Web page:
EJToday: Top Headlines
EJToday is SEJ's selection of new and outstanding stories on environmental topics in print and on the air, updated every weekday. SEJ also offers a free e-mailed digest of the day's EJToday postings, called SEJ-beat. SEJ members are subscribed automatically, but may opt out here. Non-members may subscribe here. EJToday is also available via RSS feed. Please see Editorial Guidelines for EJToday content.
"Lifeboats from an oil rig that was temporarily grounded on a small island in southern Alaska may have leaked as much as 272 gallons of diesel fuel into pristine waters along the shoreline, but that cannot be determined until a full inspection is completed, U.S. Coast Guard officials said."
"ANCHORAGE -- As response teams continued Tuesday to evaluate Royal Dutch Shell's once-grounded oil drilling rig, the Coast Guard, the Obama administration and U.S. Sen. Mark Begich all announced investigations or reviews taking a close look at Shell":
"Tug boats tow 28-tonne Kulluk to nearby Kiliuda Bay where the damage can be assessed after grounding on Alaskan coast."
"ANCHORAGE, Alaska -- Efforts to pull the Shell drilling rig Kulluk from its near-shore perch on rocks and gravel moved ahead mainly in secret Saturday, though officials disclosed Alaska has approved a tow plan to a temporary destination in nearby safe waters and that towing could be attempted at any time."
"A Shell Oil drilling rig that ran aground in the Gulf of Alaska has incurred water damage to its deck and electrical systems but is otherwise stable, officials with the response team handling the accident said Thursday."
"Companies will not be able to keep trade secrets for hydraulic fracturing ingredients if a proposed Alaska rule is adopted."
"The U.S. Coast Guard and Royal Dutch Shell were fighting 70 mile-per-hour winds and 40-foot swells as they tried to assess damage to a floating oil drilling ship that ran aground on a remote Alaskan island."
"ANCHORAGE -- Royal Dutch Shell PLC's foray into Arctic offshore drilling has suffered a serious setback after one of its two Alaska drilling rigs ran aground in shallow water off a small island."
"FAIRBANKS -- Longtime Fairbanks-area resident Suzanne Fenner doesn't have to check the borough's air quality monitoring website to see whether or not pollution is high. She just looks out the front door. When she sees smoke rolling through, she knows she'll be coughing soon enough."
"Fenner, who's lived in Fairbanks since 1986, was shocked to learn recently she'd developed asthma. After being sick off and on for months, her doctor told her the asthma was a direct result of air pollution. ...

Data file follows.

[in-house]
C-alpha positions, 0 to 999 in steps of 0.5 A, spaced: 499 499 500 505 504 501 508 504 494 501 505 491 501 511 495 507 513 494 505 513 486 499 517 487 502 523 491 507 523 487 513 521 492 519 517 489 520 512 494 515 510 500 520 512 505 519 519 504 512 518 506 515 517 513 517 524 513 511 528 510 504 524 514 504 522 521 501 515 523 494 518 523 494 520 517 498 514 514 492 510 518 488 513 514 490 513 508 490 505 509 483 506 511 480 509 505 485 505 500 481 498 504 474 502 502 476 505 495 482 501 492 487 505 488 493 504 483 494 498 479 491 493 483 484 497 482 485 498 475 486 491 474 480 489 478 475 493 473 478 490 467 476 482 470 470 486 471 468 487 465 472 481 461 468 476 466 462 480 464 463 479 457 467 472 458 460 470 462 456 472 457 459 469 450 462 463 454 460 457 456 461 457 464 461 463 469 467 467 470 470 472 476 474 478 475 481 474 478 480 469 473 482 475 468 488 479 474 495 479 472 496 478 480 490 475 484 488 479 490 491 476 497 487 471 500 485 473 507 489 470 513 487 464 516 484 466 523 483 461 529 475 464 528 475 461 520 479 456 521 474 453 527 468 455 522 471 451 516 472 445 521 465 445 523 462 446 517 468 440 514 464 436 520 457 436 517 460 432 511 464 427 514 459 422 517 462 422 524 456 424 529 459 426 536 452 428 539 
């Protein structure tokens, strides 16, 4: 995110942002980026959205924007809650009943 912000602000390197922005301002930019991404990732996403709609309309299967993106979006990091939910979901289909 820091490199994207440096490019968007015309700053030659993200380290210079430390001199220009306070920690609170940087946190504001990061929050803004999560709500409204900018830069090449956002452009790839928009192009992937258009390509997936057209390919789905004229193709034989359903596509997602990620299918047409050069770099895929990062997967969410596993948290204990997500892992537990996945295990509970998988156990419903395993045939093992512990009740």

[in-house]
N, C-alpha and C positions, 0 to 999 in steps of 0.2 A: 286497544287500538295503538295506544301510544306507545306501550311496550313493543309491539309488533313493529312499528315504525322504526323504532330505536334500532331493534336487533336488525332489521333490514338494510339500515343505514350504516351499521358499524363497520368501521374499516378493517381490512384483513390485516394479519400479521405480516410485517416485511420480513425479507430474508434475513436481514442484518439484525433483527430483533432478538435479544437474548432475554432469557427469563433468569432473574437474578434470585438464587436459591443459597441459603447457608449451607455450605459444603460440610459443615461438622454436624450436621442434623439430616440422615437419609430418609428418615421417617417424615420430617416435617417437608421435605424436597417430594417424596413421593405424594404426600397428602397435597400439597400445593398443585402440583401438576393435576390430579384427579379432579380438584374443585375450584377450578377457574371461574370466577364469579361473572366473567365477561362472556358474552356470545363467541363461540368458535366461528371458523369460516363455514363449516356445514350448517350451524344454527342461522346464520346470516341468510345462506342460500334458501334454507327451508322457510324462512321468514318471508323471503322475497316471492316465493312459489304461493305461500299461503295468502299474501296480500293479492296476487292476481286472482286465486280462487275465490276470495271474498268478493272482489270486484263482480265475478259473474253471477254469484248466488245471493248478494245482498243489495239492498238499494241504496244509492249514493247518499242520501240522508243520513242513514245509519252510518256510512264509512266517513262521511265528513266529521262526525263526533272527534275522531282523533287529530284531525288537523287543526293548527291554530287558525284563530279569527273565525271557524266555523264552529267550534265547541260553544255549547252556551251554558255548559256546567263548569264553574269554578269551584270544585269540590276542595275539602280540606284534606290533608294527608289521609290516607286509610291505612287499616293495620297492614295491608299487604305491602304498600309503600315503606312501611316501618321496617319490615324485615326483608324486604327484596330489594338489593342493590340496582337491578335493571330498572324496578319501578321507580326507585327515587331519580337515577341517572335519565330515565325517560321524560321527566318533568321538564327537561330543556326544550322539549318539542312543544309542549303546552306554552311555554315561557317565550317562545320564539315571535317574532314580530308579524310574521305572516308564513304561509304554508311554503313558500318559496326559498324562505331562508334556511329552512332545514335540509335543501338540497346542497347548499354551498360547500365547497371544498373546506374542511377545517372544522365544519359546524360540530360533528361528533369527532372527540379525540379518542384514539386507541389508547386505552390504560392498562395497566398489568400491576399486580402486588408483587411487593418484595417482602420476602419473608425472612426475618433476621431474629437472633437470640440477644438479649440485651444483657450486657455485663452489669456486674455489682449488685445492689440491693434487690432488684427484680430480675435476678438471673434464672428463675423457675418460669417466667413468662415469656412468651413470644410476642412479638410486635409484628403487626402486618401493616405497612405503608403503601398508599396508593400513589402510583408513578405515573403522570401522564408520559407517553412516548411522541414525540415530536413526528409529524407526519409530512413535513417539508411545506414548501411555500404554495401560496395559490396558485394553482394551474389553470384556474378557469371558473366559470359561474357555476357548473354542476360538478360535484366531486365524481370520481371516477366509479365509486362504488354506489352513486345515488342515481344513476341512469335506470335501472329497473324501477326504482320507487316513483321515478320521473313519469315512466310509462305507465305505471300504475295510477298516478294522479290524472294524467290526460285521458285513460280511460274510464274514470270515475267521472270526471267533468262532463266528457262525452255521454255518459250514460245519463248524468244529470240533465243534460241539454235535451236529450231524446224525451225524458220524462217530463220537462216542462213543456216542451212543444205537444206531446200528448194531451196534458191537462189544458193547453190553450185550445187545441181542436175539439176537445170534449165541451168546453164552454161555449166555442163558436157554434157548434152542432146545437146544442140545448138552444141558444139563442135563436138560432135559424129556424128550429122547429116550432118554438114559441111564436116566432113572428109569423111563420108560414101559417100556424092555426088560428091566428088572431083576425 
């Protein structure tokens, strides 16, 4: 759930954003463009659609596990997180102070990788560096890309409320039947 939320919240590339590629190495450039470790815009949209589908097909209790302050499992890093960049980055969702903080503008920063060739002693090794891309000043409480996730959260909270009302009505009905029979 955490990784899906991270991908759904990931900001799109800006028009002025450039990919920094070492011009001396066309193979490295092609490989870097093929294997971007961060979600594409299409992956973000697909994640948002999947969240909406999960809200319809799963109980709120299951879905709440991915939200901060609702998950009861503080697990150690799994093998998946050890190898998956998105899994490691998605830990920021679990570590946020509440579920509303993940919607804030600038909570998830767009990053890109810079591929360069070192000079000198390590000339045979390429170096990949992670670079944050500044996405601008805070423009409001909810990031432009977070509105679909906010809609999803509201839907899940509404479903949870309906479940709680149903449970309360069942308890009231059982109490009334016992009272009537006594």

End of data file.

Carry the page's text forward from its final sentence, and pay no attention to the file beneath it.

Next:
"The young, the elderly and the weakened in Fairbanks risk accelerated health problems every winter because of particulate. Much of it comes from wood smoke produced by homeowners trying to cut their fuel bills."
"A photojournalist charters a flight to see just how close Shell's offshore rig is to the protected Arctic National Wildlife Refuge. Turns out a photo is worth a lot more than a bunch of GPS coordinates."
"ANCHORAGE, Alaska — The group aiming to develop a giant copper and gold mine in the Bristol Bay area is vetting the scientific studies that underlay its work, turning to a Colorado-based non-profit with expertise in environmental conflict resolution. But critics of the proposed Pebble mine are having little of it."
"A team of biologists has just announced the first documented case of bird-to-bird malaria transmission in Alaska. Writing in the journal PLOS ONE, they've shown that this frequently fatal avian illness, which is normally associated with the tropics and temperate areas, may be expanding its range. Fortunately, avian malaria doesn't affect humans, co-author Ravinder Sehgal of San Francisco State University said, but the findings are particularly significant from a bird conservation as well as a climate change standpoint."
"ANCHORAGE -- More than four years after Royal Dutch Shell paid $2.8 billion to the federal government for petroleum leases in the Chukchi Sea, a company vessel on Sunday morning sent a drill bit into the ocean floor, beginning preliminary work on an exploratory well 70 miles off the northwest coast of Alaska."
"Alaska health officials, concerned about amateur miners seeking riches in a modern-day mini gold rush, plan to test prospectors in the town of Nome for mercury exposure for fear that archaic mining techniques may be inadvertently harming their bodies."